SIMtoEXP is a software package designed to facilitate the comparison of biomembrane simulations with experimental X-ray and neutron scattering data. It has the following features: (1) Accepts number density profiles from simulations in a standard but flexible format. (2) Calculates the electron density ε(z) and neutron scattering length density ν(z) profiles along the z direction (i.e., normal to the membrane) and their respective Fourier transforms (i.e., Fε[qz] and Fν[qz]). The resultant four functions are then displayed graphically. (3) Accepts experimental Fε(qz) and Fν(qz) data for graphical comparison with simulations. (4) Allows for lipids and other large molecules to be parsed into component groups by the user and calculates the component volumes following Petrache et al. (Biophys J 72:2237–2242, 1997). The software then calculates and displays the contributions of each component group as volume probability profiles, ρ(z), as well as the contributions of each component to ε(z) and ν(z).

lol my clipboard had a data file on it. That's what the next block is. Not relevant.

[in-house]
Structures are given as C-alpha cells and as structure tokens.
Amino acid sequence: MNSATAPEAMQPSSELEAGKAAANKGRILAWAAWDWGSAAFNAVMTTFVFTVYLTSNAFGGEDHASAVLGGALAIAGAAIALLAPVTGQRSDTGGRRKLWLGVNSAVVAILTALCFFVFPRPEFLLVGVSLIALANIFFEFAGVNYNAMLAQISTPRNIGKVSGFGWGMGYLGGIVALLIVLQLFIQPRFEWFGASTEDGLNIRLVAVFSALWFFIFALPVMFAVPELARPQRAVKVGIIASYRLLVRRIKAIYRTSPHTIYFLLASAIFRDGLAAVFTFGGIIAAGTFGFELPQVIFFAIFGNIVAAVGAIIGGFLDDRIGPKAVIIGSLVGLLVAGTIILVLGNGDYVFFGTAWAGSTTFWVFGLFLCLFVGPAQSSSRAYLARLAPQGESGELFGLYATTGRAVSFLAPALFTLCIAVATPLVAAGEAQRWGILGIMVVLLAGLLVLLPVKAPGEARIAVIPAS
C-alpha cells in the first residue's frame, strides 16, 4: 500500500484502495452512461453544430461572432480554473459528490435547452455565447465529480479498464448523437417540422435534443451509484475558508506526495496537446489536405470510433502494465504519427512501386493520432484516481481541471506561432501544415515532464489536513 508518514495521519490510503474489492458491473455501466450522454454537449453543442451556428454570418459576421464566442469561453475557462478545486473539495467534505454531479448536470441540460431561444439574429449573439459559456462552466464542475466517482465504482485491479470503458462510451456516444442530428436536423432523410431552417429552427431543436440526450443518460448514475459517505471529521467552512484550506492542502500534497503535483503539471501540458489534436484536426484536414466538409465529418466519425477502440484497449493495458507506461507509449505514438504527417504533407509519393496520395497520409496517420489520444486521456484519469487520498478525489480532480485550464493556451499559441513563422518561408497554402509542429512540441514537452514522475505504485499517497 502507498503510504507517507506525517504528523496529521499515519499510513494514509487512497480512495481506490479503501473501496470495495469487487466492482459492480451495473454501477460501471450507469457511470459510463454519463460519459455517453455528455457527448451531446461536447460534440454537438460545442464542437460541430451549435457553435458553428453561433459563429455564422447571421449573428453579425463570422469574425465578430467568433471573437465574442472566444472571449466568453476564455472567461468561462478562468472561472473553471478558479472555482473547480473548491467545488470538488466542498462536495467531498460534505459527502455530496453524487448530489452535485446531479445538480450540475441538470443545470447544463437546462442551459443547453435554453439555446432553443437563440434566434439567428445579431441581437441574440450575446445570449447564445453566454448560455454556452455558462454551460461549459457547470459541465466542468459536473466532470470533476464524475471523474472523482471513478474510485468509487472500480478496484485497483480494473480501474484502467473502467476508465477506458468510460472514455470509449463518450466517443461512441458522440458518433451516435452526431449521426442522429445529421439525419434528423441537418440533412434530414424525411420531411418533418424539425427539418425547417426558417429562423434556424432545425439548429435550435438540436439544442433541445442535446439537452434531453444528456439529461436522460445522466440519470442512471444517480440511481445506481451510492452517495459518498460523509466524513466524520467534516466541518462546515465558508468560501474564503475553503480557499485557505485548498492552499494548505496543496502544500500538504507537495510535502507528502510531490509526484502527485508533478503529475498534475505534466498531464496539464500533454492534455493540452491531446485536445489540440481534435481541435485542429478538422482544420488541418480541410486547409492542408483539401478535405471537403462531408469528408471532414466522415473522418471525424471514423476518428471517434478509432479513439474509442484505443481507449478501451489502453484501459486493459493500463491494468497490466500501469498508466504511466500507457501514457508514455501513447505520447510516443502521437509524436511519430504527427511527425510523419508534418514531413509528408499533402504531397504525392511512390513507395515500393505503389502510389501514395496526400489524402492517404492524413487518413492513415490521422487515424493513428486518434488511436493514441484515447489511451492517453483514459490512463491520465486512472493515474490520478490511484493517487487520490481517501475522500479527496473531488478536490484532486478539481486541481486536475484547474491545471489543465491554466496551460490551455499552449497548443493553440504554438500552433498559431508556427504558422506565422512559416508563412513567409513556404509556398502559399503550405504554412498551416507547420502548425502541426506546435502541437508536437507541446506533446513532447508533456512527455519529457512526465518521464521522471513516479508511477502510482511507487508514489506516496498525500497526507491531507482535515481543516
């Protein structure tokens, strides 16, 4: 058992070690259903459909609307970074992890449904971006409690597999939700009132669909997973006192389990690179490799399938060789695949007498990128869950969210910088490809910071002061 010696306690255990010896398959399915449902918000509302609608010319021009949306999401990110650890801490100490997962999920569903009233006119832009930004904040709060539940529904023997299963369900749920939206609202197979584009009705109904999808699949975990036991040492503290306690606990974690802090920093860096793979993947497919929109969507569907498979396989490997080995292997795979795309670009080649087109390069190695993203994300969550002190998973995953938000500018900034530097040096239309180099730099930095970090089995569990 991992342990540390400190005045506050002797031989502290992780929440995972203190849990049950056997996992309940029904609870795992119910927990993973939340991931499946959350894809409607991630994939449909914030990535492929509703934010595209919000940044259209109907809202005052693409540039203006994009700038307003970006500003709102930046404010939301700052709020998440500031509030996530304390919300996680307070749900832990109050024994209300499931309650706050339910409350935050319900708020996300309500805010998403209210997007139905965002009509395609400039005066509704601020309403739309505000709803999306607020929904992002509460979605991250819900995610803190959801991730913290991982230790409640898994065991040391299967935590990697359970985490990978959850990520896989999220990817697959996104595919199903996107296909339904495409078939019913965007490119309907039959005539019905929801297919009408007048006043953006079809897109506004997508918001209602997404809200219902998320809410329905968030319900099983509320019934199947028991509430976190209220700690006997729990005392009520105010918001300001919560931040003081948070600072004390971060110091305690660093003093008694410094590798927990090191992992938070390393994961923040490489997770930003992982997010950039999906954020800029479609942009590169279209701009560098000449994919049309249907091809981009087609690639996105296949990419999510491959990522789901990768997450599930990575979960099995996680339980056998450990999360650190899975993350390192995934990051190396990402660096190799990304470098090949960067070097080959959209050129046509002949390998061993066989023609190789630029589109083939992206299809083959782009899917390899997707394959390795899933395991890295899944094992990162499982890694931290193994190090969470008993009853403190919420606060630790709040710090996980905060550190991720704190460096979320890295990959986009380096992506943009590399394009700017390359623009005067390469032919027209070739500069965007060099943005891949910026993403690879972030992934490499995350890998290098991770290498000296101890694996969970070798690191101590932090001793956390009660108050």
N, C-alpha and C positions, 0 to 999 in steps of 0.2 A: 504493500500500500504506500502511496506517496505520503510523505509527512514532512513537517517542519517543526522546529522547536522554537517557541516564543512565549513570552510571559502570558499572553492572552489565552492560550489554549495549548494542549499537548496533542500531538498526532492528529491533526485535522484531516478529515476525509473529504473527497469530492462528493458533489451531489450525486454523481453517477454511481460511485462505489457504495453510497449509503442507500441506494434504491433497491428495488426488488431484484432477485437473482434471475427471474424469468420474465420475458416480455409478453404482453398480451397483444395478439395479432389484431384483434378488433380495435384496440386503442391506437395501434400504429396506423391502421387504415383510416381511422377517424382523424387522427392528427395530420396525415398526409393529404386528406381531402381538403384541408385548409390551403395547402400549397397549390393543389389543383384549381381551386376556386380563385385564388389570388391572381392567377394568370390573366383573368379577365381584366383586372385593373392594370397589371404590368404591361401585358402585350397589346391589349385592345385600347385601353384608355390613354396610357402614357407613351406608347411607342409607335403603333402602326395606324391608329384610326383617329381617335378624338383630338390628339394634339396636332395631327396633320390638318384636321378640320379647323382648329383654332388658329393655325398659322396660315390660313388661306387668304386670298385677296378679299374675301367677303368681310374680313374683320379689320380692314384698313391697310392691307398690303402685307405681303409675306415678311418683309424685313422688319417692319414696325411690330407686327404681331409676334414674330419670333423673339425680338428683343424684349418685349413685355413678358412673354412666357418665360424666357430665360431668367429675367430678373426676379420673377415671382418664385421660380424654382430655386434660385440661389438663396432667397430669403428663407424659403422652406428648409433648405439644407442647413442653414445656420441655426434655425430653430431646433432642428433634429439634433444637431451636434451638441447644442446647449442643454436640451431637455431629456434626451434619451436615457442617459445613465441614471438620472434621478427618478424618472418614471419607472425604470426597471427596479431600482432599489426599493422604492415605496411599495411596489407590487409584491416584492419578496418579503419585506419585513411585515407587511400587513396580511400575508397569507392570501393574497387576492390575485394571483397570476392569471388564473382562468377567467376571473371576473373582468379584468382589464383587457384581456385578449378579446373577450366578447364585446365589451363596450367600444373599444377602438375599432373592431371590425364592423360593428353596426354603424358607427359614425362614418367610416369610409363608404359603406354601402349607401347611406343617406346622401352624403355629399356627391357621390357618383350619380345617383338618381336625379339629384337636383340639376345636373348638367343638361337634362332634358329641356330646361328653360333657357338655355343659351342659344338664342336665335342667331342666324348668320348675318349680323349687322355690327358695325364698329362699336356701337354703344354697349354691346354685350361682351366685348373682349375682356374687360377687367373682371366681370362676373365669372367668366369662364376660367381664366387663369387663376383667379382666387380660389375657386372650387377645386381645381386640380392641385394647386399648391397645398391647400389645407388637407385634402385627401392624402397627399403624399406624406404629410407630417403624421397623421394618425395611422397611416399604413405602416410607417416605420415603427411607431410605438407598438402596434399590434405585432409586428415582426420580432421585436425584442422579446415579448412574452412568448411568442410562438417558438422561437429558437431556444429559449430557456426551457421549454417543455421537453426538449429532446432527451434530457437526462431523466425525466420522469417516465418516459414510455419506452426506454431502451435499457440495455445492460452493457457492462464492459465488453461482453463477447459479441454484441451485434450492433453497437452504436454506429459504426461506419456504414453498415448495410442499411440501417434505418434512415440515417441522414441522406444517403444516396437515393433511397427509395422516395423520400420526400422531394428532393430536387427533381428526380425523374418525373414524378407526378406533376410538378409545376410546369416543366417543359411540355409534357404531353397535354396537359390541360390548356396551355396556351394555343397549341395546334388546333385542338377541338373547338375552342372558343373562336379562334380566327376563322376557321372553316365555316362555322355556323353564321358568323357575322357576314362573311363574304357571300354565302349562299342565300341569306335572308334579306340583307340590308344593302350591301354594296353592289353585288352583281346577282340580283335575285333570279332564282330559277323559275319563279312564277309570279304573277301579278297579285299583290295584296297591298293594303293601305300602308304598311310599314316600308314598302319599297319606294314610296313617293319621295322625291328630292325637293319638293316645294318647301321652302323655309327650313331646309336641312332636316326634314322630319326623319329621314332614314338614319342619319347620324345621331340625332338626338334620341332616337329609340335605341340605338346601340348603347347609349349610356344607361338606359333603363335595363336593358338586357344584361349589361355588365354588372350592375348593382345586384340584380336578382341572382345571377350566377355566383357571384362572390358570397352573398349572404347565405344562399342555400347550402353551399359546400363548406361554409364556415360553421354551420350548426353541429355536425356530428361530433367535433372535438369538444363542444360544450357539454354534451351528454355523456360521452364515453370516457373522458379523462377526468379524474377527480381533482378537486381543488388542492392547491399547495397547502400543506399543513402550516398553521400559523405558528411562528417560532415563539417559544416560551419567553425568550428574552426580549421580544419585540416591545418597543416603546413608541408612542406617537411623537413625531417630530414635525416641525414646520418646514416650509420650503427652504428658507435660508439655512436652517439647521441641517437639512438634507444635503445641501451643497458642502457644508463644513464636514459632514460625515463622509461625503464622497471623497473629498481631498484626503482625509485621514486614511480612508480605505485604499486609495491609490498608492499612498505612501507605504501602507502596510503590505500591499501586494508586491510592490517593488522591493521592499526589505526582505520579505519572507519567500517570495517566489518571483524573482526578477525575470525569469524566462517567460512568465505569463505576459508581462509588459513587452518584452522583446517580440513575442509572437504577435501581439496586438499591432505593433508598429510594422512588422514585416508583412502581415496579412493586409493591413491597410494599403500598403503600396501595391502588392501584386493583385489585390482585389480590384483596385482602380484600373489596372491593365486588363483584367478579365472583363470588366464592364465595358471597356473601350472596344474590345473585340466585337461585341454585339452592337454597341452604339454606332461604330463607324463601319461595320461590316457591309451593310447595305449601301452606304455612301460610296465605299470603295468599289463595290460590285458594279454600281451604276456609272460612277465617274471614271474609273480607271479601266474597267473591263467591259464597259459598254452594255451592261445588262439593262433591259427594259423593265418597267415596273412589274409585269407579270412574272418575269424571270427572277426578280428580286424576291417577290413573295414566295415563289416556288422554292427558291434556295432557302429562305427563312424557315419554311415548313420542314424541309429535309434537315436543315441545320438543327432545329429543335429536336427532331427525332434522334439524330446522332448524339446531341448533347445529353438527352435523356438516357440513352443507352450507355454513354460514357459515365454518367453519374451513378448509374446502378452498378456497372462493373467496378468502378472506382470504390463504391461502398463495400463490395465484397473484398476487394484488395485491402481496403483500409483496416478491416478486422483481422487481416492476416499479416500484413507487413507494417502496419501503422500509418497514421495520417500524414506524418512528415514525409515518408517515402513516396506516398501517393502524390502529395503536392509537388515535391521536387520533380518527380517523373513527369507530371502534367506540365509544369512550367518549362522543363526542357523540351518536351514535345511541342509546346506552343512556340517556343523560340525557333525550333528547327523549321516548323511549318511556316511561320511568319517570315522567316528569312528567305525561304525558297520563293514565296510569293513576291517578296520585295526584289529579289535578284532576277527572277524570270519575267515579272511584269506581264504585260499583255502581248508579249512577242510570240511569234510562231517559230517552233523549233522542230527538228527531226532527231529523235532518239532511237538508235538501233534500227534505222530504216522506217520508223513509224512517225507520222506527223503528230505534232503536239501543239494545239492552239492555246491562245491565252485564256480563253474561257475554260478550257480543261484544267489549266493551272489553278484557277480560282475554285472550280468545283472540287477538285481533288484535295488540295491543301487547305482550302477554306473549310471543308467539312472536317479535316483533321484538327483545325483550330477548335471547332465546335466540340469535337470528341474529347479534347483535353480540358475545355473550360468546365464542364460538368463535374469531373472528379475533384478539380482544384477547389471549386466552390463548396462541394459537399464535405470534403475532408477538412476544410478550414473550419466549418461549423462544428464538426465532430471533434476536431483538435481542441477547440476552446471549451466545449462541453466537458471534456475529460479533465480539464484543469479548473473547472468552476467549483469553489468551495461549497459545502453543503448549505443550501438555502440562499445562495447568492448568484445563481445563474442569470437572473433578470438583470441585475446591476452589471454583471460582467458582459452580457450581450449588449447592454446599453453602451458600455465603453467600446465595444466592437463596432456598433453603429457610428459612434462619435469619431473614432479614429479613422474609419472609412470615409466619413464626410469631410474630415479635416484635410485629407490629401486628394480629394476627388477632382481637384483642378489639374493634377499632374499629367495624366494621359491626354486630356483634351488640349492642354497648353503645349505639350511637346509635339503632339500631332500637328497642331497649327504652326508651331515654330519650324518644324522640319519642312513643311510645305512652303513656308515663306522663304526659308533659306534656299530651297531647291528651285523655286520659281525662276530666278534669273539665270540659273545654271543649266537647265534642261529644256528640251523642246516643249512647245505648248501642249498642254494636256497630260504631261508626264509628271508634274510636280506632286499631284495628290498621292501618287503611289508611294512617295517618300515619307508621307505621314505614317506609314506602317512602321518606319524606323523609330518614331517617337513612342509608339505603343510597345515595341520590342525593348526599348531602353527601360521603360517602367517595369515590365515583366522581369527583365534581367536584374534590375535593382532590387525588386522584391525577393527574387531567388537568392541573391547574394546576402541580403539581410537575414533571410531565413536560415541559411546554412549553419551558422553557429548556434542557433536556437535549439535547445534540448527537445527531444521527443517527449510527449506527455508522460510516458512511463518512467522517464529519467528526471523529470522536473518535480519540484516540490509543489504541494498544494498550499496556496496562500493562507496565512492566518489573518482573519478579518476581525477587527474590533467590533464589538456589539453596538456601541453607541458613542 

The structural parameters of fluid phase bilayers composed of phosphatidylcholines with fully saturated, mixed, and branched fatty acid chains, at several temperatures, have been determined by simultaneously analyzing small-angle neutron and X-ray scattering data. Bilayer parameters, such as area per lipid and overall bilayer thickness have been obtained in conjunction with intrabilayer structural parameters (e.g. hydrocarbonregion thickness). The results have allowed us to assess the effect of temperature and hydrocarbon chain composition on bilayer structure. For example, we found that for all lipids there is, not surprisingly, an increase in fatty acid chain trans–gauche isomerization with increasing temperature. Moreover, this increase in trans–gauche isomerization scales with fatty acid chain length in mixed chain lipids. However, in the case of lipids with saturated fatty acid chains, trans–gauche isomerization is increasingly tempered by attractive chain–chain van der Waals interactions with increasing chain length. Finally, our results confirm a strong dependence of lipid chain dynamics as a function of double bond position along fatty acid chains.